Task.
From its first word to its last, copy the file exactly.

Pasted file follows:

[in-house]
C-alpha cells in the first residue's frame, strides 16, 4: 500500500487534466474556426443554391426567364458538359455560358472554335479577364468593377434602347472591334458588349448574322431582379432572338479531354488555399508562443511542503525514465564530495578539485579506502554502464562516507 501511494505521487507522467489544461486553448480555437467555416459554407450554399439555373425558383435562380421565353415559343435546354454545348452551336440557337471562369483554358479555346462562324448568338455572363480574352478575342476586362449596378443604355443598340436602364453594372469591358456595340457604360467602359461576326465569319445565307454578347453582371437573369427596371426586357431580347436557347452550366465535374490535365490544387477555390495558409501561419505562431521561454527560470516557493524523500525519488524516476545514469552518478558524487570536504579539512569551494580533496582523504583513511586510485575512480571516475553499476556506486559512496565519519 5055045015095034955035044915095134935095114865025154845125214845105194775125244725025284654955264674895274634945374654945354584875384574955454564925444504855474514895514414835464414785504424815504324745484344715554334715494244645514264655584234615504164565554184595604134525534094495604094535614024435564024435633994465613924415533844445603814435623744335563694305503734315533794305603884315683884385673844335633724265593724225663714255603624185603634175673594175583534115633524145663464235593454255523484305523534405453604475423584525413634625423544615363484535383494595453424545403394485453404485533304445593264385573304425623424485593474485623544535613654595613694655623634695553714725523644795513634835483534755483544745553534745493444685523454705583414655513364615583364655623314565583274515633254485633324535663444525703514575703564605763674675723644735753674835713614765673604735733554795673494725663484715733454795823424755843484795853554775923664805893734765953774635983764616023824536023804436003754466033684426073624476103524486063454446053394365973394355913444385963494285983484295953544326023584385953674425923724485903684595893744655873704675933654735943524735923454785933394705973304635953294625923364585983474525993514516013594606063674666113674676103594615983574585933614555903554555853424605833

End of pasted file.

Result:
[in-house]
C-alpha cells in the first residue's frame, strides 16, 4: 500500500487534466474556426443554391426567364458538359455560358472554335479577364468593377434602347472591334458588349448574322431582379432572338479531354488555399508562443511542503525514465564530495578539485579506502554502464562516507 501511494505521487507522467489544461486553448480555437467555416459554407450554399439555373425558383435562380421565353415559343435546354454545348452551336440557337471562369483554358479555346462562324448568338455572363480574352478575342476586362449596378443604355443598340436602364453594372469591358456595340457604360467602359461576326465569319445565307454578347453582371437573369427596371426586357431580347436557347452550366465535374490535365490544387477555390495558409501561419505562431521561454527560470516557493524523500525519488524516476545514469552518478558524487570536504579539512569551494580533496582523504583513511586510485575512480571516475553499476556506486559512496565519519 5055045015095034955035044915095134935095114865025154845125214845105194775125244725025284654955264674895274634945374654945354584875384574955454564925444504855474514895514414835464414785504424815504324745484344715554334715494244645514264655584234615504164565554184595604134525534094495604094535614024435564024435633994465613924415533844445603814435623744335563694305503734315533794305603884315683884385673844335633724265593724225663714255603624185603634175673594175583534115633524145663464235593454255523484305523534405453604475423584525413634625423544615363484535383494595453424545403394485453404485533304445593264385573304425623424485593474485623544535613654595613694655623634695553714725523644795513634835483534755483544745553534745493444685523454705583414655513364615583364655623314565583274515633254485633324535663444525703514575703564605763674675723644735753674835713614765673604735733554795673494725663484715733454795823424755843484795853554775923664805893734765953774635983764616023824536023804436003754466033684426073624476103524486063454446053394365973394355913444385963494285983484295953544326023584385953674425923724485903684595893744655873704675933654735943524735923454785933394705973304635953294625923364585983474525993514516013594606063674666113674676103594615983574585933614555903554555853424605833